So what about SCORM? Well, that's likely to be an ongoing theme discussed in this weblog. Sharing RLOs seems to be a good thing, but is it realistic?
One of the approaches the consortium will be taking will be to develop a global bank of reusable learning objects (RLOs) covering aspects of medicine, nursing and potentially other professions allied to medicine. These RLOs will have a resource discovery system and will interoperate with existing Learning Content Management Systems (LCMS) in consortium institutions.
Questions I'd like to ask you are:
- Does you institution consider the sharing of RLOs to be a viable proposition?
- Do you currently run an LCMS to deliver some/all of your content?
- Is you system IMS compliant or can it be made compliant if you thought this was important?
- Does the value of RLOs lie in the ability to use them 'in place' i.e. in the format/location of the originating institution or should they be embedded within your own local system? And in fact are these two mutually exclusive?
- Can you retro-fit metadata and content packaging onto existing learning objects (you may not have thought of them as such when you created them) or is it best to scrap legacy material and develop new material with these issues in mind?
- Are these the right questions to be asking?
The components of my teaching and learning materials, images, video clips, text, questions, are called reusable learning objects (RLOs). These RLOs are stored in databases and each RLO has its own metadata, data that helps you find it when searching for particular RLOs. My database systems can send you an XML file that describes each RLO and links to it on the web.
One of the problems surrounding sharing RLOs is that the system you use may be different to the system I use. There are initiatives looking at how we might embed each our RLOs into our respective systems.
Another problem is resource discovery. Before we can embed an object we must first know where it is. If it's deep inside my institution's virtual learning environment (VLE) then are you going to be able to find it?
I'm approaching this from a very simplistic angle as I'm not able to answer some of the big questions. I am however chipping away at one of the edges. I use a tool called Radio Userland to think about how we might achieve interoperability and resource discovery. Rather than try to describe how I use Radio Userland in this context, it might be easier to show you.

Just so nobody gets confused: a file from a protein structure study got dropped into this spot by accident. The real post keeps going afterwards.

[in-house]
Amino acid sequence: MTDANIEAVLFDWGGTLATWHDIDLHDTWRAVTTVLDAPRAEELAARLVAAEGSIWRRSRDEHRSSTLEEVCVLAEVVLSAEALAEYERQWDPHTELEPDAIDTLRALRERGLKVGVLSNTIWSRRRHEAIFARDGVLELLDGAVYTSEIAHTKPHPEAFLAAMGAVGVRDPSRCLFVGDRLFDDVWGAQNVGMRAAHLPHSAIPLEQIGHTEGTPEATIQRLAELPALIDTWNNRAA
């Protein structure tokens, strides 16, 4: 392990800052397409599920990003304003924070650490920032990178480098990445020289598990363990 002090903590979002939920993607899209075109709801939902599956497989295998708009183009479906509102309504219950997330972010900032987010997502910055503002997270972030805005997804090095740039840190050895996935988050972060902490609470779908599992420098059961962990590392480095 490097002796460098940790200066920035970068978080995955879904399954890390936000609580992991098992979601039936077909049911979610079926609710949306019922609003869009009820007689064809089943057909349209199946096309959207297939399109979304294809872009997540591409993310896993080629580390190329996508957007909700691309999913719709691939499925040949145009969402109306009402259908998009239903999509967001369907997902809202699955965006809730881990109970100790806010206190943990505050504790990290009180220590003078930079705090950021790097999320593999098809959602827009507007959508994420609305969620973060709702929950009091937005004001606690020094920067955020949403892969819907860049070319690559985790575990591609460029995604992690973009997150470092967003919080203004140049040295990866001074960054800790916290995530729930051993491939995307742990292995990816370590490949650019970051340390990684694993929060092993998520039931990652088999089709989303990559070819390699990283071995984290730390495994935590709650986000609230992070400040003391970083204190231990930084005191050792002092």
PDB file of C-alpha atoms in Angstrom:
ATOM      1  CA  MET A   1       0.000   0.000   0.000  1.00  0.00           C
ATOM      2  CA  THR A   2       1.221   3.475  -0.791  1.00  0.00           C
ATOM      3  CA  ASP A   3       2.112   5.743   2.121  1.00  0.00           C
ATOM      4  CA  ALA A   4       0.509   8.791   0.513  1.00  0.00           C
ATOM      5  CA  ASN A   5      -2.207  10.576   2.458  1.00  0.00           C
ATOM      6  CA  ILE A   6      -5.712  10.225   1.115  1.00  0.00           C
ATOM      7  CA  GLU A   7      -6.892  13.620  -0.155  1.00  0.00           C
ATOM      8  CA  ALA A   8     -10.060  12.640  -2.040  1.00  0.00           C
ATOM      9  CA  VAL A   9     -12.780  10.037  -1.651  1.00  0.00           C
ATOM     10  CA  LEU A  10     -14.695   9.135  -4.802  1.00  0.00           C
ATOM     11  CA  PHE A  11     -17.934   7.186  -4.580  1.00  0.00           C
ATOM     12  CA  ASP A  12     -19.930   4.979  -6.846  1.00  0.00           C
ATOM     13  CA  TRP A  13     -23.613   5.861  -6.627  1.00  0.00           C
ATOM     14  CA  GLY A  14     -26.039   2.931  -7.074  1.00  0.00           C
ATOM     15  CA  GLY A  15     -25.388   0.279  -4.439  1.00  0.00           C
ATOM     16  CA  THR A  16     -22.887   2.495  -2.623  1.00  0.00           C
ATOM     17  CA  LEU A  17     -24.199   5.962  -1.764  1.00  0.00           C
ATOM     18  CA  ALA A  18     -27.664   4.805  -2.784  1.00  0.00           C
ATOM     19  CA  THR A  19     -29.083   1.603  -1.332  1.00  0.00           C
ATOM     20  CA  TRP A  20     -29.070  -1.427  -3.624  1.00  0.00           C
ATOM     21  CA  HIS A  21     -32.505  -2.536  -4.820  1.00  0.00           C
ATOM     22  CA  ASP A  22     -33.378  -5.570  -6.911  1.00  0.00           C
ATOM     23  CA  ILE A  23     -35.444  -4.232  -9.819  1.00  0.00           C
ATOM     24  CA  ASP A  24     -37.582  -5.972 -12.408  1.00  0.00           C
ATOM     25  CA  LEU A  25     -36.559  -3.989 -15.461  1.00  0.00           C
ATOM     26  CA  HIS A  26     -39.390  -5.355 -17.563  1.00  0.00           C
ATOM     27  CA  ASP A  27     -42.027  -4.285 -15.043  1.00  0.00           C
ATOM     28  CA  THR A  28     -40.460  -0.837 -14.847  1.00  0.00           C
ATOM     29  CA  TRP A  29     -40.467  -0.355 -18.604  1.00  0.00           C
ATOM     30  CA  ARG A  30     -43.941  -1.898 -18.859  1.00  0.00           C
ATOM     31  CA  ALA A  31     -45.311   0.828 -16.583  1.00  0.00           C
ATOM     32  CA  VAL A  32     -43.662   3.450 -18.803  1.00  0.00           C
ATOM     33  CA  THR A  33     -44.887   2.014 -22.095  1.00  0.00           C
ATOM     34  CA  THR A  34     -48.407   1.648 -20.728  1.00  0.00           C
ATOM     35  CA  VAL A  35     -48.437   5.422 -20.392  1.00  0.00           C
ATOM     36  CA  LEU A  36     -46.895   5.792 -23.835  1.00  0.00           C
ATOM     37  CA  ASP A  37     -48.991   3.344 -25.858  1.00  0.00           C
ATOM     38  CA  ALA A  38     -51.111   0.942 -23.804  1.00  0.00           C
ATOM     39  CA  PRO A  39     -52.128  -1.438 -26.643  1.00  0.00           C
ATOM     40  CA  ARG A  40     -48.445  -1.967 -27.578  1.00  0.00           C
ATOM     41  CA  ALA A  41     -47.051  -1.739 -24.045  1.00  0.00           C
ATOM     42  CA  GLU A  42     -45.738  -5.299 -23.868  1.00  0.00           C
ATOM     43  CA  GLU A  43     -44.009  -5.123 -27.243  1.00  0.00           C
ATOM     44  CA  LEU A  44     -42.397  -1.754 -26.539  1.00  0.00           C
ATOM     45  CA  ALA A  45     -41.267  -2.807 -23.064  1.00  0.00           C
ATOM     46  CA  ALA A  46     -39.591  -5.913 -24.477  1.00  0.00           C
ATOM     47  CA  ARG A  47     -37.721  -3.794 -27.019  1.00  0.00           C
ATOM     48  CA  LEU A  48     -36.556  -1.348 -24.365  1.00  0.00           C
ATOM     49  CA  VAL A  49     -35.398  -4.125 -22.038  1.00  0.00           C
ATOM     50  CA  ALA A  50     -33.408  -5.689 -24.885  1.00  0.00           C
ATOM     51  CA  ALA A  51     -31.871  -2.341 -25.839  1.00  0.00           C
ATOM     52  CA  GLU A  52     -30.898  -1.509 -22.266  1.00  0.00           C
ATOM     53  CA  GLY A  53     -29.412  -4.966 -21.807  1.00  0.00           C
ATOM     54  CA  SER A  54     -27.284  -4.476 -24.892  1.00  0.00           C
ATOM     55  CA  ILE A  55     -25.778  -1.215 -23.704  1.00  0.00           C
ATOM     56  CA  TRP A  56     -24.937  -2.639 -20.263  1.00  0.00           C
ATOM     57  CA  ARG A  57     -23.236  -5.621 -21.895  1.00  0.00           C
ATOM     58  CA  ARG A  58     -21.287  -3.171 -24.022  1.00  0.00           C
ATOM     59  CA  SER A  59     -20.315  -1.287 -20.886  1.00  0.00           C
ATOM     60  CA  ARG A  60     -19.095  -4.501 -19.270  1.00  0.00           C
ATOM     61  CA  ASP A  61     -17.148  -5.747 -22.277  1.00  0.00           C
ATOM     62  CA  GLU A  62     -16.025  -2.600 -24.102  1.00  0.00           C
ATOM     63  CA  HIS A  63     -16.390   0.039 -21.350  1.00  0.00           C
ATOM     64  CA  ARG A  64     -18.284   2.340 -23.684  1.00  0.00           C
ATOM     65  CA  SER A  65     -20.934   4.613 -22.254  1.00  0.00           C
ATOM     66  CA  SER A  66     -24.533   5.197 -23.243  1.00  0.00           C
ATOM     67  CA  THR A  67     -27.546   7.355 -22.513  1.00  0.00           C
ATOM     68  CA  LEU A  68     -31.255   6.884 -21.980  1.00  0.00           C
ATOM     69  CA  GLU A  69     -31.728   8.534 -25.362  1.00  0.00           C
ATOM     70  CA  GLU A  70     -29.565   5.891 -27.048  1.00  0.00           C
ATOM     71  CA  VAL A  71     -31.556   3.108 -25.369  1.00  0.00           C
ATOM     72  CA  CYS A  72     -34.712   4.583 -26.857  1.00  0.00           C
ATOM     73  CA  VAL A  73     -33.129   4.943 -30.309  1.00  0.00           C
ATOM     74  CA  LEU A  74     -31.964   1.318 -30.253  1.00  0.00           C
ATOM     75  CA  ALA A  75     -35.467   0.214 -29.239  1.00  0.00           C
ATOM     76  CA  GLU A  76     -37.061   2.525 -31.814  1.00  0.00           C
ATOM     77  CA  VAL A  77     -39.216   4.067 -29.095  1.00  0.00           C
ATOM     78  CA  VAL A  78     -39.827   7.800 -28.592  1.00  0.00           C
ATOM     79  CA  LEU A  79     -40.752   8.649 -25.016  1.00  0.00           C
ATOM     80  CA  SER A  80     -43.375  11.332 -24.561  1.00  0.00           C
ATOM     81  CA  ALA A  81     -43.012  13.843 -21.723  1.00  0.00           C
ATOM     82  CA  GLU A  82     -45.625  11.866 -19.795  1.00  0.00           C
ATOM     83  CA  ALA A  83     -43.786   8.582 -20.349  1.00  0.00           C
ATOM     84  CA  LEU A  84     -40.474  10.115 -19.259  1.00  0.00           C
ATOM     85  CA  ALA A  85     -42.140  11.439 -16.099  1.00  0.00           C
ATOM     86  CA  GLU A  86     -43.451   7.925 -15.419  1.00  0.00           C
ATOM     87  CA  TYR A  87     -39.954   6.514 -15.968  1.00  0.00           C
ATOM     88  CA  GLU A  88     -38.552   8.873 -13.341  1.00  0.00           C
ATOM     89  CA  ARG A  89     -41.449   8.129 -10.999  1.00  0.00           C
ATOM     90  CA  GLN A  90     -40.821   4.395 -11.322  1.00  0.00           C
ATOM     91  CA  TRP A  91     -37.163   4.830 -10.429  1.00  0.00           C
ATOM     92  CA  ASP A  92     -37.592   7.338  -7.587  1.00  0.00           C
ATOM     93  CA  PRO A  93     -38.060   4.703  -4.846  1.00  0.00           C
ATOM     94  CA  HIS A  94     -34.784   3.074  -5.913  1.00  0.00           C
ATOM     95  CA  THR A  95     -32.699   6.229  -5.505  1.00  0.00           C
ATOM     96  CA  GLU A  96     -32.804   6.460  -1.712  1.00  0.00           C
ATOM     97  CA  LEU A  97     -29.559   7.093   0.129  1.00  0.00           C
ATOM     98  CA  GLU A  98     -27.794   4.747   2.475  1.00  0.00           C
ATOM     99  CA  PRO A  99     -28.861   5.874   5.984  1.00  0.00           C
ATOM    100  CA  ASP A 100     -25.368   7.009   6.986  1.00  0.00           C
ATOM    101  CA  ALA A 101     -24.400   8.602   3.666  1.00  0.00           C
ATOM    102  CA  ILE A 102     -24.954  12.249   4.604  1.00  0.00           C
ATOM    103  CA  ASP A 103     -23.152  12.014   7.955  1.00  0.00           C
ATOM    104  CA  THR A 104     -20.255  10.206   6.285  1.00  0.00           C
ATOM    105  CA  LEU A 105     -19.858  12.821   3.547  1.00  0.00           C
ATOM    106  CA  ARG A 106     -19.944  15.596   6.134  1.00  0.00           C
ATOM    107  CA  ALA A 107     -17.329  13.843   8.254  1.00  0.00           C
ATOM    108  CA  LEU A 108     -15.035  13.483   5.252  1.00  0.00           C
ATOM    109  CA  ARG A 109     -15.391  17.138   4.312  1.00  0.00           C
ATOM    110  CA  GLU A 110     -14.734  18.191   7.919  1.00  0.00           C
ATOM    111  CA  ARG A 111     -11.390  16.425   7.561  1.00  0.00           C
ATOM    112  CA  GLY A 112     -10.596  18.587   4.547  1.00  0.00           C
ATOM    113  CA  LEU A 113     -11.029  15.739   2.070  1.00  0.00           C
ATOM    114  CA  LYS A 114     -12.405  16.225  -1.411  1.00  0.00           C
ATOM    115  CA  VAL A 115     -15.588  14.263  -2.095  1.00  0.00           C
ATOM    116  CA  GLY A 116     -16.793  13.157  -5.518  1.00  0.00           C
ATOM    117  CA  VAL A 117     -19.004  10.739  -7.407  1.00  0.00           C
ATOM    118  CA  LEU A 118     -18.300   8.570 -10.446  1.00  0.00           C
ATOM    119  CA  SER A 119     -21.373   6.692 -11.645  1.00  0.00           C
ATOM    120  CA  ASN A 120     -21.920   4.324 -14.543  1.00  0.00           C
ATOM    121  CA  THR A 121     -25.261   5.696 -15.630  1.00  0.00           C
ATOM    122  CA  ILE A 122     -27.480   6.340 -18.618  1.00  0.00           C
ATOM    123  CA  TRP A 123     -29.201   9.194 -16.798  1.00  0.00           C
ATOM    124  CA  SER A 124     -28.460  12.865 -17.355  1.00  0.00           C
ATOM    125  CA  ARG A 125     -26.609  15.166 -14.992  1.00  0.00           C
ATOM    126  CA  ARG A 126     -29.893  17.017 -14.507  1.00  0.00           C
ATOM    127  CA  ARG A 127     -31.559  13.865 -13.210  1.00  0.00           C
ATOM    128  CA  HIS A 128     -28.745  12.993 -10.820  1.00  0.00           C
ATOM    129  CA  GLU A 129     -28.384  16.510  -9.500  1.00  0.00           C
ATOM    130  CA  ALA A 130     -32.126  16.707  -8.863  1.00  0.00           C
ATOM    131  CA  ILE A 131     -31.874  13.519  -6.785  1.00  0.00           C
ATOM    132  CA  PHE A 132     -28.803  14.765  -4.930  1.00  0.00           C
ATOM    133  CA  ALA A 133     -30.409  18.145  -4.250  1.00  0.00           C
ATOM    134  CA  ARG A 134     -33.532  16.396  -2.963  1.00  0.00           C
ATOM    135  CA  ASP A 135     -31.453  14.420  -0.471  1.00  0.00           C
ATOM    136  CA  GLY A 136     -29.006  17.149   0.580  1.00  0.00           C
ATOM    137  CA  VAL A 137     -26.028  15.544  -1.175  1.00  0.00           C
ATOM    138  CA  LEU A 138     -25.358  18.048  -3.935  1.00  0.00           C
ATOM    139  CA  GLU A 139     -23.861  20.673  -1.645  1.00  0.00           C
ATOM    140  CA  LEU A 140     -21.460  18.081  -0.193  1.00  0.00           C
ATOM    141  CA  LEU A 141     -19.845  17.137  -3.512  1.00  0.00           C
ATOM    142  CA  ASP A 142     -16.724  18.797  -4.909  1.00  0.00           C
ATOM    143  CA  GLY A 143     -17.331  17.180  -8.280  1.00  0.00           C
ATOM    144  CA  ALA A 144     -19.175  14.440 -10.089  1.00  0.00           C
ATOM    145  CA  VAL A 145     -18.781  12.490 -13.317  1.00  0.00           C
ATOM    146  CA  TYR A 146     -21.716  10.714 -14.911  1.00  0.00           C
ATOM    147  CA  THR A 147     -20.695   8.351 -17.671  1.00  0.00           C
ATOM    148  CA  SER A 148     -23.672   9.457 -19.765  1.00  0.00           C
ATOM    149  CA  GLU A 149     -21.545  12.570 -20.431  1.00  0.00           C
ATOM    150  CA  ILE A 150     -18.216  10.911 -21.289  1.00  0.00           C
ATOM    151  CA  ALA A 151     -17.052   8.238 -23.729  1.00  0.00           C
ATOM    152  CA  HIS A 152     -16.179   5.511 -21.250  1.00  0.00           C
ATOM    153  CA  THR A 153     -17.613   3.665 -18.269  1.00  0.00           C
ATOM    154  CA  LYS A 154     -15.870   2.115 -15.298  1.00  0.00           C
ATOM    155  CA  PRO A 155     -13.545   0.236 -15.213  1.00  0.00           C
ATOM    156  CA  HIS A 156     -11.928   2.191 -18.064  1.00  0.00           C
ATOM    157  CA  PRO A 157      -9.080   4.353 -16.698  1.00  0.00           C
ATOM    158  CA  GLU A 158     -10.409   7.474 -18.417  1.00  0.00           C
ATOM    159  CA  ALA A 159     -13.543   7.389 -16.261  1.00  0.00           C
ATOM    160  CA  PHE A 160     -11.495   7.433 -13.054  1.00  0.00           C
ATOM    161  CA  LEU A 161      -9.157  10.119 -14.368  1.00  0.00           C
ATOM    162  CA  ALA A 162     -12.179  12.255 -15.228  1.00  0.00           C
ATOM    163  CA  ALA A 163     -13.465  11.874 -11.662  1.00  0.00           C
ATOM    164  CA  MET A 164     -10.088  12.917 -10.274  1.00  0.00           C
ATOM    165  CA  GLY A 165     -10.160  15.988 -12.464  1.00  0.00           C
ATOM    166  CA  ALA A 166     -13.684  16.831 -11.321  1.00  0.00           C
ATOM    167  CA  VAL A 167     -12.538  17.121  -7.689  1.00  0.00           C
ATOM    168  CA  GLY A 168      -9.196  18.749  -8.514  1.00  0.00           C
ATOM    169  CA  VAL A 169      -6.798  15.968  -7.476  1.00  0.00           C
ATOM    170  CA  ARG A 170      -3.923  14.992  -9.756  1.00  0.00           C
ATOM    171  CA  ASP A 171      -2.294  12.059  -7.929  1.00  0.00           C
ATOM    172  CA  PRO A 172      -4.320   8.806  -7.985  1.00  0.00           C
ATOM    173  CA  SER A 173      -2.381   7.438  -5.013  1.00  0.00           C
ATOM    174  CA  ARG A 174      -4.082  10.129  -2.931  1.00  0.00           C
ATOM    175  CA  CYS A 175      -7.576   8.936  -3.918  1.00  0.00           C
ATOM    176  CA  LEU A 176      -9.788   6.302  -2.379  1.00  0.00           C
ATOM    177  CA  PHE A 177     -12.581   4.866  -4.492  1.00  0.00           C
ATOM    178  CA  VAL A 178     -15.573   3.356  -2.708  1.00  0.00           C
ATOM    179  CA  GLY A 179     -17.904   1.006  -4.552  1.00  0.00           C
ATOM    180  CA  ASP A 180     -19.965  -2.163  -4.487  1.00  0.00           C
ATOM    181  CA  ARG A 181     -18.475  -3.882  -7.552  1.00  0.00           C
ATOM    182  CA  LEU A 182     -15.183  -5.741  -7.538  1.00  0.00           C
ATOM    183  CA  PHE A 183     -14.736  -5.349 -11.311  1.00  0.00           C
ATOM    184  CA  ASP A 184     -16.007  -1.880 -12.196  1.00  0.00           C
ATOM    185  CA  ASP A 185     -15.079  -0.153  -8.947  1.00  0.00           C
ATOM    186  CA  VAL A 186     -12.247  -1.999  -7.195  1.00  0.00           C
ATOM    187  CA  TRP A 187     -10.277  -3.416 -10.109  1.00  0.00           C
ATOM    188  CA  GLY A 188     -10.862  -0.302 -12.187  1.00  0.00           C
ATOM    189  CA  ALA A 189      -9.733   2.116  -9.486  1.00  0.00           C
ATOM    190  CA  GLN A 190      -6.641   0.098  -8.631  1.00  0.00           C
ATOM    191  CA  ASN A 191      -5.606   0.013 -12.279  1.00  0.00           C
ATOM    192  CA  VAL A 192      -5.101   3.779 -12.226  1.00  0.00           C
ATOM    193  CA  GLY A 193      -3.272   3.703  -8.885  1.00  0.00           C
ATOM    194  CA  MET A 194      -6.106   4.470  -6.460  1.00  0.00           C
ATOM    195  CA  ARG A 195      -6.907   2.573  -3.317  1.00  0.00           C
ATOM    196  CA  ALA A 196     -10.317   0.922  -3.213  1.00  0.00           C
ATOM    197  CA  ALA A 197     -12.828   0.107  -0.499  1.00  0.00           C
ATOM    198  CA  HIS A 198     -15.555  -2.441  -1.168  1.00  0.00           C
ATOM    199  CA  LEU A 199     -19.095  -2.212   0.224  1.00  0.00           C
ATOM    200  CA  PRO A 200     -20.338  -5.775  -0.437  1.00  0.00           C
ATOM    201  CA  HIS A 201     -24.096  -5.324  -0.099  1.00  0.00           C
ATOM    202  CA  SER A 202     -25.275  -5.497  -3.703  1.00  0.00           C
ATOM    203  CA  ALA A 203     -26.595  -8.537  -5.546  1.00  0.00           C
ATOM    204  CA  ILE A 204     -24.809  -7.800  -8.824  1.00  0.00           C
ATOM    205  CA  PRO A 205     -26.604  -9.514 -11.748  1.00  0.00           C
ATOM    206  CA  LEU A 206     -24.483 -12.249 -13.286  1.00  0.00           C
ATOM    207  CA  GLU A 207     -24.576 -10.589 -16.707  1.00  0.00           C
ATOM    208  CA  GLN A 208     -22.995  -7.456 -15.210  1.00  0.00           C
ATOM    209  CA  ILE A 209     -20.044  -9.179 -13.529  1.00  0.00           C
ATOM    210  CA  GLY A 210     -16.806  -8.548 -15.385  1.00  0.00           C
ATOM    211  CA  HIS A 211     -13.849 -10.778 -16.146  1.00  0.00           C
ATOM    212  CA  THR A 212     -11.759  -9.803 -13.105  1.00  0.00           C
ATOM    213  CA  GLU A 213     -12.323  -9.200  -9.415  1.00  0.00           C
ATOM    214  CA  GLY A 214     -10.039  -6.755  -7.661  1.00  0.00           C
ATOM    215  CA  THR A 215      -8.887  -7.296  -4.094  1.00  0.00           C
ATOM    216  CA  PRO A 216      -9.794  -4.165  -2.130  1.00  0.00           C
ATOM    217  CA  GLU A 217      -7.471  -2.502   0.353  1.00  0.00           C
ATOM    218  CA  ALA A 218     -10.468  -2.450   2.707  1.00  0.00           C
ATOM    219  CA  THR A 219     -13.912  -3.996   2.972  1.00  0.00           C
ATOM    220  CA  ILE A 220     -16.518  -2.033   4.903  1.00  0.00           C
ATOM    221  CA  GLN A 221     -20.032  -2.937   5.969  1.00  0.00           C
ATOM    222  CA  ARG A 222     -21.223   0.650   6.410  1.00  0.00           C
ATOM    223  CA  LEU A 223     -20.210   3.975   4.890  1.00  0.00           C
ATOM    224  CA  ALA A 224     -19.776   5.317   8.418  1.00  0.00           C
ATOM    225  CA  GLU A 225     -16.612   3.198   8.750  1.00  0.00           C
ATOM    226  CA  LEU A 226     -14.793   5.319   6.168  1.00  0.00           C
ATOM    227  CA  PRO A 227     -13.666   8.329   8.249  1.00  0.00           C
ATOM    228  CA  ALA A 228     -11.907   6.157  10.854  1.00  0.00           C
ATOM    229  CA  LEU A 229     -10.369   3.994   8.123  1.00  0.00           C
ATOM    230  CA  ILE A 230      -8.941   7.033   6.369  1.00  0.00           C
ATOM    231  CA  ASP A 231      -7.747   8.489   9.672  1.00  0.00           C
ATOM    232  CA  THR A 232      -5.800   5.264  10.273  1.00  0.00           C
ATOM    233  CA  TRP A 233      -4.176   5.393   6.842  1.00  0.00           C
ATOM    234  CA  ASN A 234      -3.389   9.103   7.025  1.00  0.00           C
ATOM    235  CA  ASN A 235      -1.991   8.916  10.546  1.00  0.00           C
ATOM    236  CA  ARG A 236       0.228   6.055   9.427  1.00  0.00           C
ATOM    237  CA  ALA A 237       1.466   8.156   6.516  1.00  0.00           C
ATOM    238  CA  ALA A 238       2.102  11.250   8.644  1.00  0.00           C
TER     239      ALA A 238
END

To take full advantage of these couple of demos you need to be running a copy of Radio.
The first example shows you that by clicking on a special icon embedded on the page you can fire up an outline document in your local copy of Radio. This outline can be embedded into an instant outline or repurposed before re-publishing back to the web.
The second example shows how cross-platform RLO databases can be linked together via XML-RPC.
These are projects I'm working on so if you'd like to know more or to get involved then please get in touch.
These examples use my assetManager tool for Radio. I've just updated it so if you'd like to try any of the examples mentioned then either download it here or if you already have a copy, select 'Refresh code...' from the assetManager menu under the Tools menu in your copy of Radio.
Also commemorated today are the birthdays of:
Otto Von Bismarck
And probably many, many more!
On this day in 1578 William Harvey discovered blood circulation and in 527BC Justinianus became the emperor of Byzantium. Go Justinianus!